Several students and I Eric Schildge have started a student organization on campus called Dartmouth Students Stand with Staff. We can be reached at email@example.com.
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In recent public statements regarding the impending budget reductions at the College, President Kim has repeatedly stressed that the student body forms the core of the Dartmouth Community, and that the faculty are the single most important factor in maintaining our excellence in research and education. These reasons are cited as justification for the apparent effort to leave these two communities largely untouched in the budget restructuring process
While this is a noble goal, the unmentioned effect of these efforts is that members of the Dartmouth staff will bear the brunt of any cuts made to the College’s operating budget. Cuts to staff will directly affect the experiences of students and faculty. What’s worse, a much smaller group of employees will be asked to do a far greater share of this work, while other tasks will be allocated to contractors offering cheaper rates, in direct violation of the current contract between the Service Employees Union and the College.
The staff and the work they do remains largely invisible to the average student, who is busy rushing from class, to meals, to practice, to club meetings. I doubt that many students have had the chance to consider what Dartmouth would be like without these hard-working individuals in our community.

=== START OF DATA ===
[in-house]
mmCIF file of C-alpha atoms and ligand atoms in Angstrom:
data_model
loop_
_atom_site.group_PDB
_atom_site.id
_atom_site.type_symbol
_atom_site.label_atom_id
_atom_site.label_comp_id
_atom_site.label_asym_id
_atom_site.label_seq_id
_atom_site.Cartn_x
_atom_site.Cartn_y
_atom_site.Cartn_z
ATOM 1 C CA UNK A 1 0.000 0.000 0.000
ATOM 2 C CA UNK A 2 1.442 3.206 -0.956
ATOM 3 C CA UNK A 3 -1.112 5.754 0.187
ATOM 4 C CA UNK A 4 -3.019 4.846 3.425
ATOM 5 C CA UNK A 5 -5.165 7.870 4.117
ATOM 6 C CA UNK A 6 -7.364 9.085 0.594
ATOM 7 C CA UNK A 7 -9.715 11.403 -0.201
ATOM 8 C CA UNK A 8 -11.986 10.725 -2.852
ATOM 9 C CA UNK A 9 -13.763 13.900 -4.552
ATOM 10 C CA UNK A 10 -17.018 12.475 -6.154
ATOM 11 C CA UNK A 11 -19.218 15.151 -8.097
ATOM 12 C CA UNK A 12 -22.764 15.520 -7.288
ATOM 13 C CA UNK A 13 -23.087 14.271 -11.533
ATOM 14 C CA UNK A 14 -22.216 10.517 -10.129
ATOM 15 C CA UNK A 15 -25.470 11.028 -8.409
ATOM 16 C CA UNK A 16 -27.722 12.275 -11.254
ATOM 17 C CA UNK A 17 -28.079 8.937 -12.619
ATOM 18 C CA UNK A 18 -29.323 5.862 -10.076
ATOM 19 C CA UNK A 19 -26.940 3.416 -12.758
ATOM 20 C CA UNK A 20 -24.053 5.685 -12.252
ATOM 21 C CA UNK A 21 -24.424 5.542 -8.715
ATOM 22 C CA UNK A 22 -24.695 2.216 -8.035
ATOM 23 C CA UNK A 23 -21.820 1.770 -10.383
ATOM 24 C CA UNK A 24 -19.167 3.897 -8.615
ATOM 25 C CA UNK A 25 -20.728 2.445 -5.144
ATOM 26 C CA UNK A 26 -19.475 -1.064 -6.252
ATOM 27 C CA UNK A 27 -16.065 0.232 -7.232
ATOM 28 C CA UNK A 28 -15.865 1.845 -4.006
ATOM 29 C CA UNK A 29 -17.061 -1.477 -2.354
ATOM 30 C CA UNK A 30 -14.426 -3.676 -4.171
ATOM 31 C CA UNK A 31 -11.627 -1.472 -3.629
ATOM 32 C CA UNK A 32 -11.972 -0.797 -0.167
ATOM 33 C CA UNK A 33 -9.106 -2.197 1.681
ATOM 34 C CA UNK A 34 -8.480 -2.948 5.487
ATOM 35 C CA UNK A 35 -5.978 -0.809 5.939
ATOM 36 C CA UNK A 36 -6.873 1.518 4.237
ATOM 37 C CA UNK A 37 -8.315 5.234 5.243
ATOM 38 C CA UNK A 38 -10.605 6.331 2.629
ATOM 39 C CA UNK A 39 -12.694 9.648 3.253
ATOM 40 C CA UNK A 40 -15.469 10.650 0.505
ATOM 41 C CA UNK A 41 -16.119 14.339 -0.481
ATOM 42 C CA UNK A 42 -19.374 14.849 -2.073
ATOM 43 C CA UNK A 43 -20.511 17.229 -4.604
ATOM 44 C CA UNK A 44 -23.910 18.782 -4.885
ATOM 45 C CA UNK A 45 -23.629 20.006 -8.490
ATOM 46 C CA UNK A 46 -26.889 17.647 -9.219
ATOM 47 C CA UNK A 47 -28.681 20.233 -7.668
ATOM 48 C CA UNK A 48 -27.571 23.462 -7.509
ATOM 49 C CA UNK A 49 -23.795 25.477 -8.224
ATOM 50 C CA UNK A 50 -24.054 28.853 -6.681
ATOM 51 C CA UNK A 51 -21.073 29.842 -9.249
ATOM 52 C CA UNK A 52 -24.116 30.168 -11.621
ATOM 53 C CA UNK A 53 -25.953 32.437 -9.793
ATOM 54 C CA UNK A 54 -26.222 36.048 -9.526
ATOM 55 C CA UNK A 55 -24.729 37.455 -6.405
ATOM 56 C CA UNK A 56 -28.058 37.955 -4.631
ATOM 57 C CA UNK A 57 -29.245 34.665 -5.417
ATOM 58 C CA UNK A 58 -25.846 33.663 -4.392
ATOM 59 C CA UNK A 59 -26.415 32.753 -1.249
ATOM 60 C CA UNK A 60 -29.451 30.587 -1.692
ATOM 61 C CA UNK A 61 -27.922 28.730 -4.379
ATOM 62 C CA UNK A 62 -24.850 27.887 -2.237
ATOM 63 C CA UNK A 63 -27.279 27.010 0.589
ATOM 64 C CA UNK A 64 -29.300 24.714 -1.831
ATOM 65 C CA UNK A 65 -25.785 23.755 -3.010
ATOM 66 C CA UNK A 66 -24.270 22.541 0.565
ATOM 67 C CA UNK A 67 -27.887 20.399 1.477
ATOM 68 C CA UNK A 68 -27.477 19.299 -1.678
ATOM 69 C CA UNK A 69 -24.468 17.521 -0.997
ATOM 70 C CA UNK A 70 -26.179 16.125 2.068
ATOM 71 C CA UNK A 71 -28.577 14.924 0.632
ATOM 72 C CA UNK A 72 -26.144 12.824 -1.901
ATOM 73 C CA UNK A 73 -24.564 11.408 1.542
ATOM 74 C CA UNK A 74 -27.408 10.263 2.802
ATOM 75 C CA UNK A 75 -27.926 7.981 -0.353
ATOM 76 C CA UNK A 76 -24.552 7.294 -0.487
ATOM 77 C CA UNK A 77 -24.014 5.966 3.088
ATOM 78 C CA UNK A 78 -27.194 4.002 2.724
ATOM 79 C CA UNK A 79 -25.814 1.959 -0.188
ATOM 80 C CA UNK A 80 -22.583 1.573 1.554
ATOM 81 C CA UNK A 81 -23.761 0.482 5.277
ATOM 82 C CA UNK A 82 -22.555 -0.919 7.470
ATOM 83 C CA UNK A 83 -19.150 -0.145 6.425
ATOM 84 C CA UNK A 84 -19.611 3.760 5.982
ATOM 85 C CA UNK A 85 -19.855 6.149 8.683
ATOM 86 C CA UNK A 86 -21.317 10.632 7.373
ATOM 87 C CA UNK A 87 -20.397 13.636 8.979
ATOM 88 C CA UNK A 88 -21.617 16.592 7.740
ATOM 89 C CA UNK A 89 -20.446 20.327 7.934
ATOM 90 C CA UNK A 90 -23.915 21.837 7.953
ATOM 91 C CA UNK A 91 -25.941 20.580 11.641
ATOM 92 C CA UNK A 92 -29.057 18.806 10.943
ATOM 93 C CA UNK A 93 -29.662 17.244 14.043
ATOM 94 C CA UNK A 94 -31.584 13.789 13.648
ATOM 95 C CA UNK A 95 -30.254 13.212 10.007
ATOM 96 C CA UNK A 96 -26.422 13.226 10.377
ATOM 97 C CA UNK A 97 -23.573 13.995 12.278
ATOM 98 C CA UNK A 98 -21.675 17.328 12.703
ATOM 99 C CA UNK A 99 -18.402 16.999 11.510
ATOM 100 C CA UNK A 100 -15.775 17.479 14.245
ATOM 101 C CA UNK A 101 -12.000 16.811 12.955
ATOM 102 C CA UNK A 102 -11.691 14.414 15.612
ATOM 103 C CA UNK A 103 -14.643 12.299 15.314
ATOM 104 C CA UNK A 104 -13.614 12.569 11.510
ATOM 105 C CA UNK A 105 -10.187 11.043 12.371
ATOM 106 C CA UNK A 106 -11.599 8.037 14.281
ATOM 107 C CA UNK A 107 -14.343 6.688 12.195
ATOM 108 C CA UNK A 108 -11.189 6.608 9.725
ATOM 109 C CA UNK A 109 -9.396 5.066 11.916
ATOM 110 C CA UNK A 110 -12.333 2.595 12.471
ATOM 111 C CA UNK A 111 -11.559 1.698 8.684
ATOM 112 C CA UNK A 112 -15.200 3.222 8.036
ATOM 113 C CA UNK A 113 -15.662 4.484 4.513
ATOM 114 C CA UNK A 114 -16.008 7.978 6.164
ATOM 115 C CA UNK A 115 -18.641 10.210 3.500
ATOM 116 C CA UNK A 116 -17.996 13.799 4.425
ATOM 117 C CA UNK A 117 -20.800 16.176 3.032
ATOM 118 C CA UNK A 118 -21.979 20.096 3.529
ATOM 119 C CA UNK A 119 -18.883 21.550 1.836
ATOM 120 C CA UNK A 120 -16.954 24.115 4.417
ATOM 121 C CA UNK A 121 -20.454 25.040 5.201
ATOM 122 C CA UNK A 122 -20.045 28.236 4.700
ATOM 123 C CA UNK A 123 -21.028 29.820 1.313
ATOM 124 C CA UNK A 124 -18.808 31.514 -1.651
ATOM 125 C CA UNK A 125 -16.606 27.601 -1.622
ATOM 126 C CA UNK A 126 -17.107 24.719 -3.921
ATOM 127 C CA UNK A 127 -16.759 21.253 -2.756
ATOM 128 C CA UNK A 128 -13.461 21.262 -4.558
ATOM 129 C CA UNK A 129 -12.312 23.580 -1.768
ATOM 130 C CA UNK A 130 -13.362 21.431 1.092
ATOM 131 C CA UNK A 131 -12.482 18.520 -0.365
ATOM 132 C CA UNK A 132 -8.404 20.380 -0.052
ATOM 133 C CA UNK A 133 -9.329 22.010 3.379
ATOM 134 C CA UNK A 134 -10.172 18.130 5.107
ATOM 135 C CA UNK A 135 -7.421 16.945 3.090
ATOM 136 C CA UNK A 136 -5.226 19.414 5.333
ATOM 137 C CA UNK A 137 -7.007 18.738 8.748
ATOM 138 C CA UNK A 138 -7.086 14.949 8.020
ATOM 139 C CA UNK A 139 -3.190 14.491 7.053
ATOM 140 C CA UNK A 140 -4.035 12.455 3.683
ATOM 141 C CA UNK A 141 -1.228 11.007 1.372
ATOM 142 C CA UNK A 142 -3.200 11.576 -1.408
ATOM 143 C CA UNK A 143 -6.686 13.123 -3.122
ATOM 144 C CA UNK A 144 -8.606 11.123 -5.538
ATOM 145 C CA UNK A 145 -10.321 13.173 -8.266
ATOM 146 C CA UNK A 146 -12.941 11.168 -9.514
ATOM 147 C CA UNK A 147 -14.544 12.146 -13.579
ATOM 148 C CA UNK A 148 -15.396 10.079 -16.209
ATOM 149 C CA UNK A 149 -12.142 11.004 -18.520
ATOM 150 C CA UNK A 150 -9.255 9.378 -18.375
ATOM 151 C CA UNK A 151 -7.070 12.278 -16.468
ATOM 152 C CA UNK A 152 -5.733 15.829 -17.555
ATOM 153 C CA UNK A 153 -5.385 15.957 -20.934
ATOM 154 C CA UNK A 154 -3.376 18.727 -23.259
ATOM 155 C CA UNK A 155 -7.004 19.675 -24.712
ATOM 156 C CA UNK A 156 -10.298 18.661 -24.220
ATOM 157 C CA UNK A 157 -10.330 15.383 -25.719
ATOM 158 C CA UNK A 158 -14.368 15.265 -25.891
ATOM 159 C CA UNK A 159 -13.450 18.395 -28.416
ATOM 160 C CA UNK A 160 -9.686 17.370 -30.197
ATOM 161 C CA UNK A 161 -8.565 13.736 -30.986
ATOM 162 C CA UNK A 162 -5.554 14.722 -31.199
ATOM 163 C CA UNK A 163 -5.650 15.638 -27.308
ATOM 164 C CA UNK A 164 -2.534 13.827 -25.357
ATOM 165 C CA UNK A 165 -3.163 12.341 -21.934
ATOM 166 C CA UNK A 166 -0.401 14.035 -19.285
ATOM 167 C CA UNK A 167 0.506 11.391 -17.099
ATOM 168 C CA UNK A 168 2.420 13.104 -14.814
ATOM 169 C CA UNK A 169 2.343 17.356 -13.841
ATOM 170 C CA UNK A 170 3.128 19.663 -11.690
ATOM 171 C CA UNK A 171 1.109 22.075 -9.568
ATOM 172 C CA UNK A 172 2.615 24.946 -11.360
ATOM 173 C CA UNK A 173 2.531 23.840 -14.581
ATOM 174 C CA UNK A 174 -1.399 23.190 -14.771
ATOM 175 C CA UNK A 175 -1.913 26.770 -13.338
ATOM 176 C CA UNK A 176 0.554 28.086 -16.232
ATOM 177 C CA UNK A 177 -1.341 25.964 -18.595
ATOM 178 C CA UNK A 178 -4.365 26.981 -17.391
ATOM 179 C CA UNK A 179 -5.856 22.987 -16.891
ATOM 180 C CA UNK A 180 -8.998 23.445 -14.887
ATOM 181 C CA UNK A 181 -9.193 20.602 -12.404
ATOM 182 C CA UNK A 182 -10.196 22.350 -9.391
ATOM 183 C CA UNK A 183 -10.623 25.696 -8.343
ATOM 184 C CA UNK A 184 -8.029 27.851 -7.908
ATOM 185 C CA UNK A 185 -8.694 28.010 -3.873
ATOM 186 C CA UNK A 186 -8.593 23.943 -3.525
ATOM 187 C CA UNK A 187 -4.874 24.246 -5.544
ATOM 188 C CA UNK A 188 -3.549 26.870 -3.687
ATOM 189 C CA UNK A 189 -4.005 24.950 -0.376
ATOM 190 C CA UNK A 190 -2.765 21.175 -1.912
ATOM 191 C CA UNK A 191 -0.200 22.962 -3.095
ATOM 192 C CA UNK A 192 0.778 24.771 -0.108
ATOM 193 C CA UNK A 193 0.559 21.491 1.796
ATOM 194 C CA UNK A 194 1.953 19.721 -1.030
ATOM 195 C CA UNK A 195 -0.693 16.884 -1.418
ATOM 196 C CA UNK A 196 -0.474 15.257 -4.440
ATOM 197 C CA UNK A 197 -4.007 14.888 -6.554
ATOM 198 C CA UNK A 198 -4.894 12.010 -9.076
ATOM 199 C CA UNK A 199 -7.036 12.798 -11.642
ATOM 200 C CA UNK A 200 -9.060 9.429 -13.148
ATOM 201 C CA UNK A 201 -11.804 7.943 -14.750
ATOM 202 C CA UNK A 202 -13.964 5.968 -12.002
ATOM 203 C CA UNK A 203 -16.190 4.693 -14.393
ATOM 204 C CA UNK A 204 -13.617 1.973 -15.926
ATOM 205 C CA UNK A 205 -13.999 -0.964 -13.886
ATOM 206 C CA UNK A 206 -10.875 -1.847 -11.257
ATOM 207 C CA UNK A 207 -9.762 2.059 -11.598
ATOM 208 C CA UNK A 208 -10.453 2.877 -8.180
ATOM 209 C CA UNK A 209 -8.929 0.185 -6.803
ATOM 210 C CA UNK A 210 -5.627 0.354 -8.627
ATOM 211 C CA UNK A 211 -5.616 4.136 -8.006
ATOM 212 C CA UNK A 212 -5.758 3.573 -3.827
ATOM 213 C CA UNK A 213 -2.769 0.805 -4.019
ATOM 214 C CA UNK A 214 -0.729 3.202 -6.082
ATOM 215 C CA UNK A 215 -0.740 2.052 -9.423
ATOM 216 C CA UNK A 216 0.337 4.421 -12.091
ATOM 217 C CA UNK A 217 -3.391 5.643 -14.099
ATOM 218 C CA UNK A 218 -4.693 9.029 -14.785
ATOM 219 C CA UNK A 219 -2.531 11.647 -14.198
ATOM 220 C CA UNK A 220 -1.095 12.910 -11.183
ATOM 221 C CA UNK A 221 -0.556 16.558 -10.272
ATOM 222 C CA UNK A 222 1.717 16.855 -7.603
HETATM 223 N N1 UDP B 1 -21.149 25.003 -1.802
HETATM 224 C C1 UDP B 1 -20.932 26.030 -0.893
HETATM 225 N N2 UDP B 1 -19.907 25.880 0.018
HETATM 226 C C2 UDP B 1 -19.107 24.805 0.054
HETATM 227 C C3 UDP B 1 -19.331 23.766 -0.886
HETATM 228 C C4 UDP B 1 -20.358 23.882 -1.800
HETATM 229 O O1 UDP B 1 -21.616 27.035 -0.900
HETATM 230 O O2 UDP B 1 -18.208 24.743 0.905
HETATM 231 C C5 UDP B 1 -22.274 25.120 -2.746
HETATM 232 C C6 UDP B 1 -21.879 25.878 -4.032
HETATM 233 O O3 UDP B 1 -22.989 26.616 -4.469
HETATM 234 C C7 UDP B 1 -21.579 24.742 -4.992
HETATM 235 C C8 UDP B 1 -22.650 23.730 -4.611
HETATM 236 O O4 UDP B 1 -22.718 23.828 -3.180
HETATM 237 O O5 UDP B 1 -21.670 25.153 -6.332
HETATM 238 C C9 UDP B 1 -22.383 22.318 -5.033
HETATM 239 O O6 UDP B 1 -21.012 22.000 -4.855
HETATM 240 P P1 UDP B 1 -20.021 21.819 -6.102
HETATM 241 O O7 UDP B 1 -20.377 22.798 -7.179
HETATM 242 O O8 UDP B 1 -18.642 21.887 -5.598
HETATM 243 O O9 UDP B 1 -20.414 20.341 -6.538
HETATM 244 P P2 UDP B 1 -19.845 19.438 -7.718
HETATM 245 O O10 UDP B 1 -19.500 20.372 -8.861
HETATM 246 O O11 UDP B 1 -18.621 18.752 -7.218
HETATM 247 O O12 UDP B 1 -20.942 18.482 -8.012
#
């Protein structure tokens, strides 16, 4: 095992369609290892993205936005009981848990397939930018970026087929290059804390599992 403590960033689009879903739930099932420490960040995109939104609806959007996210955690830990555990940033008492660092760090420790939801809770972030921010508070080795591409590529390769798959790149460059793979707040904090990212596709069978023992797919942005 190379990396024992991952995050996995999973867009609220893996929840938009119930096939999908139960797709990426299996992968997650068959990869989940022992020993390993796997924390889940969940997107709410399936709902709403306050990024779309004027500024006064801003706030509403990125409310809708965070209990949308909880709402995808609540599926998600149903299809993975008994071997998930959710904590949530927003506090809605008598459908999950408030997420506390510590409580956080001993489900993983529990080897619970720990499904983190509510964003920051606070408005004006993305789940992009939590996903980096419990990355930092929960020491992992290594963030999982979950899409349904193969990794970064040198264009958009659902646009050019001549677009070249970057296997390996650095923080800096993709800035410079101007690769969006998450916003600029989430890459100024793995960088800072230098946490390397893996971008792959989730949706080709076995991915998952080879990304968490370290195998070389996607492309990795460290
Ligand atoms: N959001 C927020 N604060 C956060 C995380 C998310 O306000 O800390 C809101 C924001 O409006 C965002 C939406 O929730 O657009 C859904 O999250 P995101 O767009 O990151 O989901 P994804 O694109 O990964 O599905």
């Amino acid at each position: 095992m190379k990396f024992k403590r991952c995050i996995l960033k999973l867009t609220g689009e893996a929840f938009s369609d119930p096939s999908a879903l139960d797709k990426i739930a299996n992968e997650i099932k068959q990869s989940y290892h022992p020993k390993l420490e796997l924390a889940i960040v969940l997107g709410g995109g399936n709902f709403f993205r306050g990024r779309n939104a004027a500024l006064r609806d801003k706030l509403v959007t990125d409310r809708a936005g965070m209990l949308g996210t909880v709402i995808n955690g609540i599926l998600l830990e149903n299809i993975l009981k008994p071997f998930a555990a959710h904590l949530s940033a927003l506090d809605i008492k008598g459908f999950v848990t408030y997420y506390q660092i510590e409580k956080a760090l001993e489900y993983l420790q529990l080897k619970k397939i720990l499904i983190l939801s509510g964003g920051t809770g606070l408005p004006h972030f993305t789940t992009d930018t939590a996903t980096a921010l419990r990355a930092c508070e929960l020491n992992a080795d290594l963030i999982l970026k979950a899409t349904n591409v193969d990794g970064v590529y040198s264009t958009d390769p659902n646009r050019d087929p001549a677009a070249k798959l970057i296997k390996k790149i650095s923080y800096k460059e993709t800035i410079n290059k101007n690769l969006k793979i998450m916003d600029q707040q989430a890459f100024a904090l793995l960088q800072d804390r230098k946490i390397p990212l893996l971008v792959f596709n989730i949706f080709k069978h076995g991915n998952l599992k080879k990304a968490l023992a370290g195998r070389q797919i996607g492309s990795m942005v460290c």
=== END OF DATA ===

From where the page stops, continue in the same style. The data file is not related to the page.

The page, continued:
The disproportionate suffering of the staff in the coming months and years will fracture the already tenuous dynamic of trust and reciprocity that exists between them and the students and faculty they support. If President Kim and his administration truly value the sense of community which they rightly endeavor to preserve, they will take care to respect the long and tireless service rendered to the College by so many of its staff members. They are members of our community; just as much as our faculty and students. They deserve respect. They deserve thanks, and frankly, they deserve better treatment than that which they’ve received at the hands of the administration in the process thus far.
While the decisions that are being made today in Parkhurst may strike students as minor intrusions into our otherwise idyllic lives, they mean far more to the staff member whose livelihood, and the wellbeing of their entire family, hangs in the balance.
Eric Schildge ’10